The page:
Sylvester Stallone and his ragtag team of ageing action heroes return in The Expendables 3, the third and potentially final entry in the increasingly preposterous, testosterone-fuelled franchise. Under the helm of Red Hill director Patrick Hughes, The Expendables 3 finds Barney (Stallone) up against old partner-turned-foe Conrad Stonebacks (Mel Gibson), this time with some new, younger and more tech-savvy mercenaries along for the ride. Continue reading “Review: The Expendables 3 (2014)”
Red Hill is both a genre homage and an imitation, taking the long-standing logistics of the iconic western and infusing it with modern-day cinematic and narrative devices in a clever, intriguing, and unprecedented way.
The film centers on Shane Cooper (Ryan Kwanten), a police officer who moves to the middle of nowhere with his pregnant wife to escape the stresses of city life. On his first day on the local force he has to contend with his hostile boss Old Bill (Steve Bisley) and the imminent arrival of a very dangerous escaped convict (Tommy Lewis).
Patrick Hughes excels in his direction and, with the assistance of cinematographer Tim Hudson’s dreary lighting and clever camera angles, demonstrates an uncomfortably intrinsic ability to exploit and unnerve his viewers, particularly in the way he fleeces suspense out of the most elementary of happenings.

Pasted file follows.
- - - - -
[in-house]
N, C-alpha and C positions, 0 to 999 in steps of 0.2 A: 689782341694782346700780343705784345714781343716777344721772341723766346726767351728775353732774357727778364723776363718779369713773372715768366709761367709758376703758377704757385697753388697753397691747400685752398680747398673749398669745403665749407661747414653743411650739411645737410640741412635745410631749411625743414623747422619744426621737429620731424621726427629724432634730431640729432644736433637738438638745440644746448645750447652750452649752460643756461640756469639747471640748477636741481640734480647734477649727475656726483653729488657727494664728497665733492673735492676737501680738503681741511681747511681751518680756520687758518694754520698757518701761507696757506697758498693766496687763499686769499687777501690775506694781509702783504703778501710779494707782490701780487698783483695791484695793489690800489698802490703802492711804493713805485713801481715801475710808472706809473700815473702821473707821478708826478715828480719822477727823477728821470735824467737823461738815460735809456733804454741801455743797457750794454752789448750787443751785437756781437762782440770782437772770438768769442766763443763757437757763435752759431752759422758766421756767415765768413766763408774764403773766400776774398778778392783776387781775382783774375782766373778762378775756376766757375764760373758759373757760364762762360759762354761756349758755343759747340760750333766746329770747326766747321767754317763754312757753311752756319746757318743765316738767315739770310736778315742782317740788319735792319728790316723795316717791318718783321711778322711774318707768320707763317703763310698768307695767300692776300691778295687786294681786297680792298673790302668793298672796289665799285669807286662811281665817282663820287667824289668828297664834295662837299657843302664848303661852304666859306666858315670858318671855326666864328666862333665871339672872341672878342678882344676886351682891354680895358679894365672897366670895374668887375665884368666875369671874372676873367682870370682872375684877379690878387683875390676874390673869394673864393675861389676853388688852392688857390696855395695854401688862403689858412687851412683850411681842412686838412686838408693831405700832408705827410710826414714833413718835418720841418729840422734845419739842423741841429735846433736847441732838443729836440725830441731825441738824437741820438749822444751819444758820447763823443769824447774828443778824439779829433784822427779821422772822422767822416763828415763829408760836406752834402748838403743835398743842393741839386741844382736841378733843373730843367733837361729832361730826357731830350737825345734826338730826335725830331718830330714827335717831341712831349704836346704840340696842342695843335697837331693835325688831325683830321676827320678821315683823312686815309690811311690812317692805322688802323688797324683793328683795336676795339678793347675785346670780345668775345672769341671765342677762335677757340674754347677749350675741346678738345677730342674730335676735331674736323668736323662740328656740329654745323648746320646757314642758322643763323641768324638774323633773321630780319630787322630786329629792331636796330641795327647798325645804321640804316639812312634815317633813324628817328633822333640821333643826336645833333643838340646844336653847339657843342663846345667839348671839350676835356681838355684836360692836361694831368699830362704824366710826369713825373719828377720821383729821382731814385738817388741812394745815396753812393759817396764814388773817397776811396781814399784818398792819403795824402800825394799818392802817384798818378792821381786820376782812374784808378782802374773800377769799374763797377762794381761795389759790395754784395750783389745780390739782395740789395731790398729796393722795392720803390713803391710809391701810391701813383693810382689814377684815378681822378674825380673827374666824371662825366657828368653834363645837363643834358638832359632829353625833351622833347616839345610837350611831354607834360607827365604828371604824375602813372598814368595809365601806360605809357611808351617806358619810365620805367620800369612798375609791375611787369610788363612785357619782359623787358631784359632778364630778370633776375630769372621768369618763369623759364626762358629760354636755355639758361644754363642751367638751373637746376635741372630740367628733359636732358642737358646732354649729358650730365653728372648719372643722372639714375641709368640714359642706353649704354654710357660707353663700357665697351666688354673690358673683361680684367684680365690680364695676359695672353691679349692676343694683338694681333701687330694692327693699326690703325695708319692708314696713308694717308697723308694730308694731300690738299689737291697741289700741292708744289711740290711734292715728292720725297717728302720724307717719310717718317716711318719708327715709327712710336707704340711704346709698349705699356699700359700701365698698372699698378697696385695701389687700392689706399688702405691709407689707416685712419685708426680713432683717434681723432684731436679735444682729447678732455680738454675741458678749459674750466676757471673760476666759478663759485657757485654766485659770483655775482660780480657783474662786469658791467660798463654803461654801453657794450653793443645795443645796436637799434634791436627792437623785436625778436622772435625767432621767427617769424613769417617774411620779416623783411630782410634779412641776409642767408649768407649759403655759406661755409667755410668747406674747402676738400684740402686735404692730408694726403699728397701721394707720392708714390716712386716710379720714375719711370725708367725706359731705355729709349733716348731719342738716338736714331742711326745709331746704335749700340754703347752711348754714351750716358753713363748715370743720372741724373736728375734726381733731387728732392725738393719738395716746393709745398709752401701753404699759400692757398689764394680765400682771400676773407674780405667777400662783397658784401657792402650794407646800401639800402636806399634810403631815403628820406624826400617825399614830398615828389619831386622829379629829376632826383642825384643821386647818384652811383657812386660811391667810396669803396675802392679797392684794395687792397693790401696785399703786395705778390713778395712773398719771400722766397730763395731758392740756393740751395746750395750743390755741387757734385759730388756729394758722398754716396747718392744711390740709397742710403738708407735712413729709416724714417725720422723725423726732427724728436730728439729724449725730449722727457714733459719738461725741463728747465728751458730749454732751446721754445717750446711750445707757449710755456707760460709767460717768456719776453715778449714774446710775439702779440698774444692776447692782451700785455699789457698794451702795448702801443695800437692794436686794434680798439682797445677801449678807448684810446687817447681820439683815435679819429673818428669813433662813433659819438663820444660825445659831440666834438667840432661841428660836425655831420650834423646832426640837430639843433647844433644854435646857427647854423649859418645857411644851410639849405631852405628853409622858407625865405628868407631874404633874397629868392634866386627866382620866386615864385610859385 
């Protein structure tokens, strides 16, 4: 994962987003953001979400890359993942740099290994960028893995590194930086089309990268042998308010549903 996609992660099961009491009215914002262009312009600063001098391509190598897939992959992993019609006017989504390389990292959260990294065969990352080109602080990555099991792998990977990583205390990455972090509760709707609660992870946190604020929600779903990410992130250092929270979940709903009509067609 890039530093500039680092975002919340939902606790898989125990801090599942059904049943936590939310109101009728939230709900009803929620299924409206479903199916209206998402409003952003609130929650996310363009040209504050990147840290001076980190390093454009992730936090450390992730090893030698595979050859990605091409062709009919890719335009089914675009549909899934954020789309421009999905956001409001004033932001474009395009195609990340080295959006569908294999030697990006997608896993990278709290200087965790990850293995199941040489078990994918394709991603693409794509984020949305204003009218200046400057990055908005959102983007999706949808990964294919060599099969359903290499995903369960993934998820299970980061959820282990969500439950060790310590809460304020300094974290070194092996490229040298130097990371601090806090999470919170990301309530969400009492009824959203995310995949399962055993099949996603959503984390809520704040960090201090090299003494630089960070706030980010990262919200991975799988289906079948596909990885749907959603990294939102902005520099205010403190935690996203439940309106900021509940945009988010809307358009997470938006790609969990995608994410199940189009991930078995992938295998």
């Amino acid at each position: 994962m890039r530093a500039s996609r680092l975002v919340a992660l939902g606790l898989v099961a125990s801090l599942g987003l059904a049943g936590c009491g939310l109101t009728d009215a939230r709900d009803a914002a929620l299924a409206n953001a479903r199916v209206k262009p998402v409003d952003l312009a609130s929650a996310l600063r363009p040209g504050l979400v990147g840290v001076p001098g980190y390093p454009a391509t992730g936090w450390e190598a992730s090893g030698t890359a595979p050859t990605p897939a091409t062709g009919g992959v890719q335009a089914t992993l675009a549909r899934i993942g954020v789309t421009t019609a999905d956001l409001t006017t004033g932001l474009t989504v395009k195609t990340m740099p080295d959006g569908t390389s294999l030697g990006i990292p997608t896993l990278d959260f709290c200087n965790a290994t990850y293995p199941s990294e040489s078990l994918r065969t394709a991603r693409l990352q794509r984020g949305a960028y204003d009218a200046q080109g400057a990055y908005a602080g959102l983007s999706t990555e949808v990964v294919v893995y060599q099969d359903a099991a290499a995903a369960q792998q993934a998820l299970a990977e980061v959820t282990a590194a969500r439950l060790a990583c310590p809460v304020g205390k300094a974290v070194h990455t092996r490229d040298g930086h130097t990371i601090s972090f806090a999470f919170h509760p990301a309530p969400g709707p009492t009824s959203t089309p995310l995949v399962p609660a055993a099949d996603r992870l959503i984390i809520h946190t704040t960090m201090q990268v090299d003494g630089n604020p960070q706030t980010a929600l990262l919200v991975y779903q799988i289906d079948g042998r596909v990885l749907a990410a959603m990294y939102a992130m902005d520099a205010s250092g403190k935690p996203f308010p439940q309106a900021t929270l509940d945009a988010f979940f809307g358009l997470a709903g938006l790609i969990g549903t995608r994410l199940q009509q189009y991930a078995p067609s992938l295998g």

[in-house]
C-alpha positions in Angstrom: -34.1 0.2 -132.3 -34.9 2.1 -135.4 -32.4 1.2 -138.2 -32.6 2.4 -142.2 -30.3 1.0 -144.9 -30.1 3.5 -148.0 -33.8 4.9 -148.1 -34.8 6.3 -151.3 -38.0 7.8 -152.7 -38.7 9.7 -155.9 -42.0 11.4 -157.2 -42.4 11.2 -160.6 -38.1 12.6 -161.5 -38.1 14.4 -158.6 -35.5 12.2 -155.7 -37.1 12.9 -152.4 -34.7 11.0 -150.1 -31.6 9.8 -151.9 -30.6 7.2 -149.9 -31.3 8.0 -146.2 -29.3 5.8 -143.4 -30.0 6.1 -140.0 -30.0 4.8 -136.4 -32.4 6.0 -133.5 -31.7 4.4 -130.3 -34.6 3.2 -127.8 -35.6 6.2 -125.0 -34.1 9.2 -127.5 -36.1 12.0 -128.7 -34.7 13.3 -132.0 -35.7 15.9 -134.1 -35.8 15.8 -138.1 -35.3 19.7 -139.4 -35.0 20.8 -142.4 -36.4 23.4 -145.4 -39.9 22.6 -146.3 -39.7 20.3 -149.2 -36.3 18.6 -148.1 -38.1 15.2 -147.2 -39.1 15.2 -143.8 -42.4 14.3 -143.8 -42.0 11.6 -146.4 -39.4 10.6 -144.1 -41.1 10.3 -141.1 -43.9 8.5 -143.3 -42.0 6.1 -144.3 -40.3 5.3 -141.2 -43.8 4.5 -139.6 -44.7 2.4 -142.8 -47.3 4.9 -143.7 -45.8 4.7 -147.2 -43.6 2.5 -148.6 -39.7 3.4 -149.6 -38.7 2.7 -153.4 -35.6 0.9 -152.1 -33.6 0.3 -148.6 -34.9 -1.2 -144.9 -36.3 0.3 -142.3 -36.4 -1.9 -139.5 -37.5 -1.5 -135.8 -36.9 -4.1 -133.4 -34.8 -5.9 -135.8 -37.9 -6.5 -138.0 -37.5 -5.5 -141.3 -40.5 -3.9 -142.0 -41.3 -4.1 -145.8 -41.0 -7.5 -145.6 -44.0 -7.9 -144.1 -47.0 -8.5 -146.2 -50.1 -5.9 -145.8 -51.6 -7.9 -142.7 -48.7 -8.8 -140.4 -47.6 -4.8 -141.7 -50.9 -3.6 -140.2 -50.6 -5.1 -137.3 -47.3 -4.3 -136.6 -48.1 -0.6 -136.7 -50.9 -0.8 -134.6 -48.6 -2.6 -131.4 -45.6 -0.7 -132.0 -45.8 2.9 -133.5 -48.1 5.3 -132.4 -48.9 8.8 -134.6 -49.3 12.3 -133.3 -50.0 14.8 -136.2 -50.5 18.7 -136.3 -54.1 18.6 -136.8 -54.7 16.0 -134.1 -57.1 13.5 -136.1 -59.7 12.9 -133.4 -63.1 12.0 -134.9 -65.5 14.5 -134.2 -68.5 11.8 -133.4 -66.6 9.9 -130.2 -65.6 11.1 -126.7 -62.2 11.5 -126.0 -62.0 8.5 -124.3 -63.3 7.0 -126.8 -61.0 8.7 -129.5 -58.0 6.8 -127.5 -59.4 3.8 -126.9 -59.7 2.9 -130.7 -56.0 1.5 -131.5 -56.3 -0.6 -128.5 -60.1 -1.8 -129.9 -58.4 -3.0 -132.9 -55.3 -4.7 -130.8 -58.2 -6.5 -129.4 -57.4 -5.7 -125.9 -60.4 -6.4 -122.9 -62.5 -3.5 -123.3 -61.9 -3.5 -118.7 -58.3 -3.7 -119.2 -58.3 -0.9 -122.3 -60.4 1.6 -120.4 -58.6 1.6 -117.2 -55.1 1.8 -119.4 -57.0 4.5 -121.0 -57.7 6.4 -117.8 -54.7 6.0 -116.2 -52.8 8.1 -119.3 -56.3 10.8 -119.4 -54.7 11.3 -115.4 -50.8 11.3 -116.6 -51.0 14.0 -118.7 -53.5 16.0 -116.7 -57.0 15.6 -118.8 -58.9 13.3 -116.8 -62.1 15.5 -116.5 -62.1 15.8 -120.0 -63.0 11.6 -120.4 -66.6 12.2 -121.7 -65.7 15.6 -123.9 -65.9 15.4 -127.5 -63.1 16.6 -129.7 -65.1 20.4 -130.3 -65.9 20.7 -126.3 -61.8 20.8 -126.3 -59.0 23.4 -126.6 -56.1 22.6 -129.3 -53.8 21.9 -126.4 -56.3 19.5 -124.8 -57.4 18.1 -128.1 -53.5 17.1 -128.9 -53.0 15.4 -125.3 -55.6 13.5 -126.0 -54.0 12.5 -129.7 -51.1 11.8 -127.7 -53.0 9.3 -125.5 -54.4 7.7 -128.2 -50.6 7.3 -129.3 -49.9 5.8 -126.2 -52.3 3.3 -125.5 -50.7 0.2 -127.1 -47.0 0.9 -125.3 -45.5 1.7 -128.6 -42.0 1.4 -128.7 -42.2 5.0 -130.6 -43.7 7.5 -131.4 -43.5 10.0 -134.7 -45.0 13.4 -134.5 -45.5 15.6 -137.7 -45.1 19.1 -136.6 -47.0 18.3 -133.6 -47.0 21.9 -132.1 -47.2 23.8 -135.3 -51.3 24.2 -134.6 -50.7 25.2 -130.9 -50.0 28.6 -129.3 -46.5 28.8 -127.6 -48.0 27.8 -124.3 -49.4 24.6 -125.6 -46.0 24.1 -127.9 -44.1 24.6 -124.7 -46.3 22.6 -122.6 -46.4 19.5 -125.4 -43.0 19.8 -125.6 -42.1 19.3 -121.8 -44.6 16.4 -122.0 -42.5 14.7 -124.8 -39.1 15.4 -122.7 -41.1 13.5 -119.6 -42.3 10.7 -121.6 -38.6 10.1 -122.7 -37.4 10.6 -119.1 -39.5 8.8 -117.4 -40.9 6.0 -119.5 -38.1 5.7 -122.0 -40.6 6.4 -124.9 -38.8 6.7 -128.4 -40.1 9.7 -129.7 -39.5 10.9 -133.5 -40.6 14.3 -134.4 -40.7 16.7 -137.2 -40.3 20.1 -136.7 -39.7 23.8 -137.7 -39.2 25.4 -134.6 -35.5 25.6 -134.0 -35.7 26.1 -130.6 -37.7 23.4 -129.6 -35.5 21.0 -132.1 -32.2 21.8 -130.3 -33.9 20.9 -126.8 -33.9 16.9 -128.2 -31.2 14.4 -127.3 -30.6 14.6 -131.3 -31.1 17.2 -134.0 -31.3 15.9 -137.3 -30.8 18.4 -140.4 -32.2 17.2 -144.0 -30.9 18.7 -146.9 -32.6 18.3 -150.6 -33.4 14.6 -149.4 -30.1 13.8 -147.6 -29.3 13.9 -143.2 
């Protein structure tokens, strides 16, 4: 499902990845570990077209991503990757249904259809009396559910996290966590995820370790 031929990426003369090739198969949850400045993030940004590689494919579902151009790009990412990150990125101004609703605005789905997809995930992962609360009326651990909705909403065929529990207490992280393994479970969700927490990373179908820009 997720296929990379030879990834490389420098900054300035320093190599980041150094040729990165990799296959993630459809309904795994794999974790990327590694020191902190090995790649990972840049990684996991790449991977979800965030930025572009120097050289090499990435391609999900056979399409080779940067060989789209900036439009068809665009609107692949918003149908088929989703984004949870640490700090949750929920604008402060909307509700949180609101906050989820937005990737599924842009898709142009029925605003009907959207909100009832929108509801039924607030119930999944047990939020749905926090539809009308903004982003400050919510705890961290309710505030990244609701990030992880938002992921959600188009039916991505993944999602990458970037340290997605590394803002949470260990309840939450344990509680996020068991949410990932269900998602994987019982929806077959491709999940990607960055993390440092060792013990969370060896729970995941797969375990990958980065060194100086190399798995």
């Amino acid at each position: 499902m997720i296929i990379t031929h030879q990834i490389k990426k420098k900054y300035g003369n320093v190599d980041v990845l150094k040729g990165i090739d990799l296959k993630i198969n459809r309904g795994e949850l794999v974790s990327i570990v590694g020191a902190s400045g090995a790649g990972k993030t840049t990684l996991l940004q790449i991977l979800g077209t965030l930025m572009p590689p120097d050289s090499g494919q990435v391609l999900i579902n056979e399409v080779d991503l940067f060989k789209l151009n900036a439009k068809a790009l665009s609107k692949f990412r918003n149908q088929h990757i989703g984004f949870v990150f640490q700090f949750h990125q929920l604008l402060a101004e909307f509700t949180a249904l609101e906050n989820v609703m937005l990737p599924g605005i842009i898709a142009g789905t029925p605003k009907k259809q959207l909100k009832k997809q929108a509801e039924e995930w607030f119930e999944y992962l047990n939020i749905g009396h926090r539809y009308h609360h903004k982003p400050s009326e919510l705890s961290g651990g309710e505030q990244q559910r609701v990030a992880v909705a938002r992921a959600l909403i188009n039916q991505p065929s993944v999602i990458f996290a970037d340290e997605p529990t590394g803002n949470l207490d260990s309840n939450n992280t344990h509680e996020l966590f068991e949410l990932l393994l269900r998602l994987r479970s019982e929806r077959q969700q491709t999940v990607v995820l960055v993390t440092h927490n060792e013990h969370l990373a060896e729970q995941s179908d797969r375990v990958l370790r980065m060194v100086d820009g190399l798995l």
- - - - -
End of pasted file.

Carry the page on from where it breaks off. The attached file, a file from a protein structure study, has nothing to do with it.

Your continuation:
He elicits hearty performances from the entire cast, but most superby from the undeniably likeable Kwanten and acrimonious Bisley. Kwanten, in particular, is simply fantastic as Shane. Realistic, charismatic, and more than capable of taking on a lead role, Kwanten instils a wonderfully cool and collected air to Shane that makes him ever more matter-of-fact yet eerily frightening at the same time.
It’s due to uneven writing and a air of predictability, however, that the film stumbles. It starts out as an extremely tense, exciting and gritty revenge thriller but, through many foolish character choices and implausible narrative crossroads, slowly unravels into a generic, sometimes nonsensical, and all-too familiar blood bath.
While not too detrimental to the overall experience, especially since the coarse atmospherics and plastering of archetypal revenge western conventions gel surprisingly well together, it does prevent the film from being wholly logical, tonally sound and entirely convincing.
Nevertheless, Red Hill still manages to be an insanely fun, stunningly shot, brilliantly acted, and all together dazzling directorial debut. Hughes is a writer/director to keep your eye on.